Neil Strauss is a rock star writer. He literally covers rock stars for Rolling Stone, and also has penned megahits like The Game, which follows a society of pick-up experts as they seduce women around the world.
I was intrigued to stumble on his latest book called The Truth, which explores his personal journey riding the seas of love. It starts with him getting caught cheating on his girlfriend, and proceeds through intensive sex addiction rehab, then ditching rehab, then exploring all types of complicated sexual relationships (swingers, polyamory, an honest-to-god harem) before realizing those are logistical and emotional nightmares and plunging back into therapy. The Hollywood ending features him getting back together with his girlfriend–and getting married.
(I also loved the repeated cameos from Rick Rubin playing the wise love guru. Anybody who saved Kanye West’s Yeezus can do anything.)
Strauss’s magical ending buffs over the heart of the story, which is the ongoing battle most of us fight every day to conquer our demons. Strauss punches his way through the ghosts of “emotional incest“–or when parents make their kids partners–and the resultant profound distrust of relationships that’s calcified over his life.
It’s a gripping, candid read that paints Strauss in all his complexity. I’ve been there. We all have.
Strauss’s saga reminds me of the wise words of my friend Sandro, who actually inspired the User Manual concept one fateful night (more on that later). According to Sandro:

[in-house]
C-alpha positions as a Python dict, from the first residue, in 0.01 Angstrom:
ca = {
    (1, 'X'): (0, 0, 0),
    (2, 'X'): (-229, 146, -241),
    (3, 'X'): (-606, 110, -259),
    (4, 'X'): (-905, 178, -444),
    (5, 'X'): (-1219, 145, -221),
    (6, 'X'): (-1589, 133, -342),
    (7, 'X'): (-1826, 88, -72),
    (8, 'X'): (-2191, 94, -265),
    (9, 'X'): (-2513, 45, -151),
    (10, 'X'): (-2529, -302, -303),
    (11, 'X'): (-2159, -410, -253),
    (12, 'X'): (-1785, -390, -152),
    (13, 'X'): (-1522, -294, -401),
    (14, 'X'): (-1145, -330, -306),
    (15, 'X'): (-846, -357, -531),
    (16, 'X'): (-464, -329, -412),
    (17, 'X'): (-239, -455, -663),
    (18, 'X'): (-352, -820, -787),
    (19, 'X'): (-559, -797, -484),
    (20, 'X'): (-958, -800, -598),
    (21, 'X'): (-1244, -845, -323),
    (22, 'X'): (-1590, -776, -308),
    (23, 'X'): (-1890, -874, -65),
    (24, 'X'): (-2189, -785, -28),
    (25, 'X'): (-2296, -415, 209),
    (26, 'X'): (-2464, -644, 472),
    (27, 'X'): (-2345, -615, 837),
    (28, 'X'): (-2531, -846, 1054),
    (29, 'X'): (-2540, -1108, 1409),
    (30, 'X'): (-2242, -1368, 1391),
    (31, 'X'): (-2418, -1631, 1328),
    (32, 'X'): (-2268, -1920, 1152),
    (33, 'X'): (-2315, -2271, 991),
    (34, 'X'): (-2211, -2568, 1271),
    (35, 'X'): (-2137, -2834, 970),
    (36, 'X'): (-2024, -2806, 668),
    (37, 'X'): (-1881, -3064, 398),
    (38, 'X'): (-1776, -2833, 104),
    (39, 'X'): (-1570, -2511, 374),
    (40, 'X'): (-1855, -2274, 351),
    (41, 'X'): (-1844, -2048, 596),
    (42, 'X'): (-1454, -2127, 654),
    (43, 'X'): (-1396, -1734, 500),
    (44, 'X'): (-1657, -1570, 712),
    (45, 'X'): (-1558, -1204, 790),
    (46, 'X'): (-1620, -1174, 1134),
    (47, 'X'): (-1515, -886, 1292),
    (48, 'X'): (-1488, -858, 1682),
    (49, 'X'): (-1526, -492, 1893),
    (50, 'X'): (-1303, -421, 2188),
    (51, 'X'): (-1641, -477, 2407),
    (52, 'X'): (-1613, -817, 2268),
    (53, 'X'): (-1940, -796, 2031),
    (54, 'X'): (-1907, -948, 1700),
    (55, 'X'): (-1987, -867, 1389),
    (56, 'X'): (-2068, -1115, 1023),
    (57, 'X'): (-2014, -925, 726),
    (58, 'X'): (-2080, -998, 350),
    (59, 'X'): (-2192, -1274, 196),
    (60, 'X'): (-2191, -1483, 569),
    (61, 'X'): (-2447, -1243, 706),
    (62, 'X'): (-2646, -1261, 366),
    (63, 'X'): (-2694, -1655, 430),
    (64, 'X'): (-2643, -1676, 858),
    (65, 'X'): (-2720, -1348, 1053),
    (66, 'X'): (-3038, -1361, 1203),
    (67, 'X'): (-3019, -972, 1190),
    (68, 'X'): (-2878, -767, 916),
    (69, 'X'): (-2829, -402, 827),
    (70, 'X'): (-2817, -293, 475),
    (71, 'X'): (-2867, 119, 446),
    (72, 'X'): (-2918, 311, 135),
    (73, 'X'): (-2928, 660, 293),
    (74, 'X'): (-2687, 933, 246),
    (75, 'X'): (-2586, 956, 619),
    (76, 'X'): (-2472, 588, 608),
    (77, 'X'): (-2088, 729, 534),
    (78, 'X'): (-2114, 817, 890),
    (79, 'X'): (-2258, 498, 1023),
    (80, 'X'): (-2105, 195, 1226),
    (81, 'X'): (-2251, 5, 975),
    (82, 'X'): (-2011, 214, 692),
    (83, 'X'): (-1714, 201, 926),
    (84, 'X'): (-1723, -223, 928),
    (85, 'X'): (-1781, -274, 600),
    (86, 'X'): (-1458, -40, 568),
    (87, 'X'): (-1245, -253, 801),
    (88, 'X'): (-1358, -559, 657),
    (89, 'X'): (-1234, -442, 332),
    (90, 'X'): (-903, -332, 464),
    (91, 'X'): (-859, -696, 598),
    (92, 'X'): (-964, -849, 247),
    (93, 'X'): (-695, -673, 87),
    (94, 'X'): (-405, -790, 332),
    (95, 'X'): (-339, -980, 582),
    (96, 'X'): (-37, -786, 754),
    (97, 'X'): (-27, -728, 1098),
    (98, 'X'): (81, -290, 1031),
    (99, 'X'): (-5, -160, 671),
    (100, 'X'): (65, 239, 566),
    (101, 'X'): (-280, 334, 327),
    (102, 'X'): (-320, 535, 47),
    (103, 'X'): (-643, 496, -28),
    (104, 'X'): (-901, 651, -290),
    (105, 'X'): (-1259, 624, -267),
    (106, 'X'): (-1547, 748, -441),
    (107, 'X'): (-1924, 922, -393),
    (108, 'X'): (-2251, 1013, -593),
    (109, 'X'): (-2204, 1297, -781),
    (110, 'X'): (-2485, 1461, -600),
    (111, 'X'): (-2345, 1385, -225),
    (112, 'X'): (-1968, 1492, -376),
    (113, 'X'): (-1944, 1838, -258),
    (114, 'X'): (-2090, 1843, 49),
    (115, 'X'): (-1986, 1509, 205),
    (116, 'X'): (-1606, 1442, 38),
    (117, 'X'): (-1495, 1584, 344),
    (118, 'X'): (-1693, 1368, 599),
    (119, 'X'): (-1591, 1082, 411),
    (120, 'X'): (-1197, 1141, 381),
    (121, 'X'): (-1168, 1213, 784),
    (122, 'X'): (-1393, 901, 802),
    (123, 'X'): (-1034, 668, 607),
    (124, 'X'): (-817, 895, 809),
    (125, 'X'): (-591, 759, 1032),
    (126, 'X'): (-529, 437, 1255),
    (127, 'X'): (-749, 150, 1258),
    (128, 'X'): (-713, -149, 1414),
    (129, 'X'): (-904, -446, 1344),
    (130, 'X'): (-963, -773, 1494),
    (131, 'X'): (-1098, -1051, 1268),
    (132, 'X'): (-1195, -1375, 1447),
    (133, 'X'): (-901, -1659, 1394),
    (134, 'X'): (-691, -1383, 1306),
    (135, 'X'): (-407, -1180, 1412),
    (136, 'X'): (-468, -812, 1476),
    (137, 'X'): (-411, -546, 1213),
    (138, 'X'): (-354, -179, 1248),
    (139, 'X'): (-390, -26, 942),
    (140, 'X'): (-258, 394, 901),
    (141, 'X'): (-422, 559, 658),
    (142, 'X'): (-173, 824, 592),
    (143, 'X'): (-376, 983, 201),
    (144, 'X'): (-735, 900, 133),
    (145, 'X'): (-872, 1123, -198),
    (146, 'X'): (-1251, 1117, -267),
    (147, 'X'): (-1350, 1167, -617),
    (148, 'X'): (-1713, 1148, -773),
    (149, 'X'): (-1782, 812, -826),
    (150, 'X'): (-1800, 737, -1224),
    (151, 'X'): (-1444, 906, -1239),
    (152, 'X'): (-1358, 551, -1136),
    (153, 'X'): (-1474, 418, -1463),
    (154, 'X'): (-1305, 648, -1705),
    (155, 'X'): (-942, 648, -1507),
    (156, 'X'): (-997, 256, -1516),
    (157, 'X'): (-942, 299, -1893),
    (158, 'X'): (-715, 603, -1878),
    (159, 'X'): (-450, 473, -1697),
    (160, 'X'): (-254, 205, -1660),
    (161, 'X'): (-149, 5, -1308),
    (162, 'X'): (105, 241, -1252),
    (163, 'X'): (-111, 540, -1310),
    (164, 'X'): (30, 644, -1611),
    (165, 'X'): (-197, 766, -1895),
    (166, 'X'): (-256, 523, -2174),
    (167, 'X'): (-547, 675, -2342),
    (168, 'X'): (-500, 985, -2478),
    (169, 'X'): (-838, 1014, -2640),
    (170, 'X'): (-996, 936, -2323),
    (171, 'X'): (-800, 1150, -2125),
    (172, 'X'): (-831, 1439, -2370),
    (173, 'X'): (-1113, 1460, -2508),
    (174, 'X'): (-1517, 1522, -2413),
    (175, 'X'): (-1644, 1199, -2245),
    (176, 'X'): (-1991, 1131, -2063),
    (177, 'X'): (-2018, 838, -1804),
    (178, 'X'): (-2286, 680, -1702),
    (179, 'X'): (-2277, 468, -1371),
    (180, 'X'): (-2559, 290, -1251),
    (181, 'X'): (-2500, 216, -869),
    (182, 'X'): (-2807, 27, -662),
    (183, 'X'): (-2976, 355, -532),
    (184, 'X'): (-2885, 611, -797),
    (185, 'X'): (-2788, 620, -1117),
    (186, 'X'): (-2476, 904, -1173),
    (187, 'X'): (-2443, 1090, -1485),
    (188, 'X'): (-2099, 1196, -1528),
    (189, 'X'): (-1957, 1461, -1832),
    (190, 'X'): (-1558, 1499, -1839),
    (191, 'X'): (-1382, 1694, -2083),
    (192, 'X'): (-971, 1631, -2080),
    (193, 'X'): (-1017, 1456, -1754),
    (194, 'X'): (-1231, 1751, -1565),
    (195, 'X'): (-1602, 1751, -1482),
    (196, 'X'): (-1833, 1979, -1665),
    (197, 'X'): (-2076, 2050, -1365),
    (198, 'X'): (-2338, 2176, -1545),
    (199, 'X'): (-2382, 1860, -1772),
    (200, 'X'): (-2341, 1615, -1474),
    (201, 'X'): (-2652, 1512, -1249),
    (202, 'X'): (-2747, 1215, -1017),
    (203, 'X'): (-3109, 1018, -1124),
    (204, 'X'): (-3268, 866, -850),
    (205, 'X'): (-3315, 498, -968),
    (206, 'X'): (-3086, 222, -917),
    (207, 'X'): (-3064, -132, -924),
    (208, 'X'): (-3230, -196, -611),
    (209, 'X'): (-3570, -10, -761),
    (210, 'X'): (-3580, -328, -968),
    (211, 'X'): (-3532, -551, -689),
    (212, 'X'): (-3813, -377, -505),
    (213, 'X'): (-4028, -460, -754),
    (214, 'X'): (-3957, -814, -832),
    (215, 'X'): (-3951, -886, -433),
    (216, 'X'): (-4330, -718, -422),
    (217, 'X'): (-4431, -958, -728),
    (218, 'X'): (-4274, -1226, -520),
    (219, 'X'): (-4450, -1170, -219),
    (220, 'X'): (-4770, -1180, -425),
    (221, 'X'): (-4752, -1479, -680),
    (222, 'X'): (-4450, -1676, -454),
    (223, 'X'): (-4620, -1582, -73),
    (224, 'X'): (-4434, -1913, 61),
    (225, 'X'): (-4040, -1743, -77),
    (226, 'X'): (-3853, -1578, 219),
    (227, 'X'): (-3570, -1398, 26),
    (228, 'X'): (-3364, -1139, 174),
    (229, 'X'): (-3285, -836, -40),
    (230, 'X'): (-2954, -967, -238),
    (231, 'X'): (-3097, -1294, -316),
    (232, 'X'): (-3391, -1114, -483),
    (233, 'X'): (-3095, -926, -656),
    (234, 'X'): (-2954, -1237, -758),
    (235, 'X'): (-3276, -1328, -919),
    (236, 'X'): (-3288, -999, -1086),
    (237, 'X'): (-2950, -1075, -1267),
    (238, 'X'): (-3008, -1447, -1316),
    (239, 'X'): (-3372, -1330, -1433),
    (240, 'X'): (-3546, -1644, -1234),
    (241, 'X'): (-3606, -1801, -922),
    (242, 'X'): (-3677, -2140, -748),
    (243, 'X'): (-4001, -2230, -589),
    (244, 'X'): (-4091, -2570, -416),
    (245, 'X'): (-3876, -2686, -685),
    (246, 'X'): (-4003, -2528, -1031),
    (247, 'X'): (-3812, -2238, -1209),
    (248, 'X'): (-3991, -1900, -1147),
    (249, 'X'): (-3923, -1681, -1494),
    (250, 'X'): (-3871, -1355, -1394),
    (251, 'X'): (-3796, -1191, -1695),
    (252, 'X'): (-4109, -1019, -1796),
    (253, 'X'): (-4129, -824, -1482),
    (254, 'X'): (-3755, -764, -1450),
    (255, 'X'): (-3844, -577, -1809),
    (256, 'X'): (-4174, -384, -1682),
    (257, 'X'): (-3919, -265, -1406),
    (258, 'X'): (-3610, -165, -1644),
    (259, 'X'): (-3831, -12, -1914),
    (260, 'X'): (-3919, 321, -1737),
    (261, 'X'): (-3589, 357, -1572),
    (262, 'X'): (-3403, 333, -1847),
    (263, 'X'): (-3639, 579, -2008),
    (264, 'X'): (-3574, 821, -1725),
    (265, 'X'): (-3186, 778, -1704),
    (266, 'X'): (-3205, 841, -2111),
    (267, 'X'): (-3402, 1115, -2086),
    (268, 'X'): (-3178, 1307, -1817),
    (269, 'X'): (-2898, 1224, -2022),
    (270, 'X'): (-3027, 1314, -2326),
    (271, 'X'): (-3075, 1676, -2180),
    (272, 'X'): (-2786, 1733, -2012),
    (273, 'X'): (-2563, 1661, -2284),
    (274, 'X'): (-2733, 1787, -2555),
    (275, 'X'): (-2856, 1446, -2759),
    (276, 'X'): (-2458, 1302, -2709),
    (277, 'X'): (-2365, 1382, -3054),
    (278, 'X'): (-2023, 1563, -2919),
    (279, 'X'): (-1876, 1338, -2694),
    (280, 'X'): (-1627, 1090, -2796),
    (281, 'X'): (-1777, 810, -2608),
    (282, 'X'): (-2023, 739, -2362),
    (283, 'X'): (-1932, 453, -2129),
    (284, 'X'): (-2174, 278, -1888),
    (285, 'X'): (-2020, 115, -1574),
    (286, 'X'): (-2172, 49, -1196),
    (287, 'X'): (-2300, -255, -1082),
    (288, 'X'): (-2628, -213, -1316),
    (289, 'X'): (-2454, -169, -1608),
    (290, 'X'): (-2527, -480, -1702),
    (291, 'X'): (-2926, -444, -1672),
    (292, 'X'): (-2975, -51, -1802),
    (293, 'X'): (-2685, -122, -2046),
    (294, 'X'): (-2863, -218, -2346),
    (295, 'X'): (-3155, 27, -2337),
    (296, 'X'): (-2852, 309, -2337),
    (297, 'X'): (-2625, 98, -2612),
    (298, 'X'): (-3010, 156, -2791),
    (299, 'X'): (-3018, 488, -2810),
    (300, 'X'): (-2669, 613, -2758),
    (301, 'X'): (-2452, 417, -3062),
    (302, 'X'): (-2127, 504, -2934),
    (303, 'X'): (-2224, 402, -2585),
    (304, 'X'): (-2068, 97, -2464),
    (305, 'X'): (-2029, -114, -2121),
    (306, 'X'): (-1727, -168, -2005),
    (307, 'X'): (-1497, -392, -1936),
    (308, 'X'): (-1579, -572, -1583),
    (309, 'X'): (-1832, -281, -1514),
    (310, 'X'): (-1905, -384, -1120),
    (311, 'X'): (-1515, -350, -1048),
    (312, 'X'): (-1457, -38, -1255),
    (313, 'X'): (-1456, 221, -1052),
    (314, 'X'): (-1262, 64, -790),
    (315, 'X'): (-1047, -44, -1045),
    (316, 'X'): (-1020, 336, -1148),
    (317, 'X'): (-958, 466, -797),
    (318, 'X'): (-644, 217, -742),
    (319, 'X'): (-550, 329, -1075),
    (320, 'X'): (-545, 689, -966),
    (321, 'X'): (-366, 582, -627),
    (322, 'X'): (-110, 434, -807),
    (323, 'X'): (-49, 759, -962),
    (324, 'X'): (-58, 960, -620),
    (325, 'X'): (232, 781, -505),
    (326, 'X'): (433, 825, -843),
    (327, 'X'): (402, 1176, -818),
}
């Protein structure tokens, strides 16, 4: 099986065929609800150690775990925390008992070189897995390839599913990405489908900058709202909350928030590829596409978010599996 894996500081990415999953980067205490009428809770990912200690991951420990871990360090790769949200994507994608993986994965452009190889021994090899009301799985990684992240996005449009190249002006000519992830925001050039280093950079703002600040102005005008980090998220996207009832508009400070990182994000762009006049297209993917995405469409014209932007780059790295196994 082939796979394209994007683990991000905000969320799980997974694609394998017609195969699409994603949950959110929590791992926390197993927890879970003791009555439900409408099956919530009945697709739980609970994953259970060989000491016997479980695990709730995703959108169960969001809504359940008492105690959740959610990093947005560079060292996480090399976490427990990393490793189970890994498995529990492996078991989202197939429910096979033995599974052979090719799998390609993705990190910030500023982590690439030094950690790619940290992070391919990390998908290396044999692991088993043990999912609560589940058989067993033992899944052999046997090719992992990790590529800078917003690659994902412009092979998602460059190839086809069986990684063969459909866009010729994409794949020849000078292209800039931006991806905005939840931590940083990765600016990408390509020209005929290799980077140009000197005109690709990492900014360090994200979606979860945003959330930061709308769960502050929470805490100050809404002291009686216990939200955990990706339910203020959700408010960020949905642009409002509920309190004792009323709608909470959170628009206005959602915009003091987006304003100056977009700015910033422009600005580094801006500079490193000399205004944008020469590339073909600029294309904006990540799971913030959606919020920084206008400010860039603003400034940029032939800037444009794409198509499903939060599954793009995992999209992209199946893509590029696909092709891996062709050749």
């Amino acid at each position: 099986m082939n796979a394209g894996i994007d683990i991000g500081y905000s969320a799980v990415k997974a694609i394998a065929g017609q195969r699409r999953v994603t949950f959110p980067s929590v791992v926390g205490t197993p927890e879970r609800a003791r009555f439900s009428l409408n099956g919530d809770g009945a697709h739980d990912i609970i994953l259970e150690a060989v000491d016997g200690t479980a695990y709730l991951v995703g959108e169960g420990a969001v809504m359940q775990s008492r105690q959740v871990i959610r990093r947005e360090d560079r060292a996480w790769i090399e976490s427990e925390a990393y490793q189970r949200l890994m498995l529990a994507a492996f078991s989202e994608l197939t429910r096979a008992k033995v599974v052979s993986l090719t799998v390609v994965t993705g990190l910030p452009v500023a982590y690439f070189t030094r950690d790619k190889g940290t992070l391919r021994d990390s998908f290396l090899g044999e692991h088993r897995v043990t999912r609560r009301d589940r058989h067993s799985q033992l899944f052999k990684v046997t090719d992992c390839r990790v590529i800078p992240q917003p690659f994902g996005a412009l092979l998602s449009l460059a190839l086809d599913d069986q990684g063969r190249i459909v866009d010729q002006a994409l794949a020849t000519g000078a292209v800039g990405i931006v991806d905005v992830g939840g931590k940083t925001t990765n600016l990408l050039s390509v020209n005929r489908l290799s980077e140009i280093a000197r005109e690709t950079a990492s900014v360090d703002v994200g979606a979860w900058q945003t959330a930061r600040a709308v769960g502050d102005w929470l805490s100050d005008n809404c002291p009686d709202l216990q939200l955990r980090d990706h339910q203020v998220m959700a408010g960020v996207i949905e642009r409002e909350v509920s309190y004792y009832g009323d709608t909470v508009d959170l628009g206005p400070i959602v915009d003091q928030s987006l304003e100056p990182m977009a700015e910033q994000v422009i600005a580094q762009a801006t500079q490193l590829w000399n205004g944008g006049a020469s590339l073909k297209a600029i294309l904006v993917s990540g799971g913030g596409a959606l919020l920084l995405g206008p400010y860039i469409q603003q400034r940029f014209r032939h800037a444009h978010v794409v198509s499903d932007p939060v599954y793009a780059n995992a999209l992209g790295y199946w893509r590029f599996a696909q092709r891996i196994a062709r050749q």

“We all have our shit. It’s a question of whether we own it.”
So achingly true.
Which leads me to the next point: A User Manual won’t help you own your shit. It won’t magically defeat the demons swashbuckling for your soul. It won’t resolve your issues with your parents or childhood. Only you can own that–and go down the wormholes of exploration and healing that can rebuild your foundation. That’s a massive multifaceted challenge–and fodder for libraries of work.
What the User Manual can do is optimize a serious relationship with practical directions. Along the way, you can learn more about what you really need–and kick over the rocks of what those areas you need to address as part of a broader odyssey.
Back to The Truth: it’s info-packed and gripping, taking us inside wild words of orgies and sex therapy. But what I’m left with is how hard this stuff is. Managing ourselves to be our best, especially with people we care about, is a tremendous life-long journey. My goal is for the User Manual to play an indispensable role making that adventure as quick and effective as can be.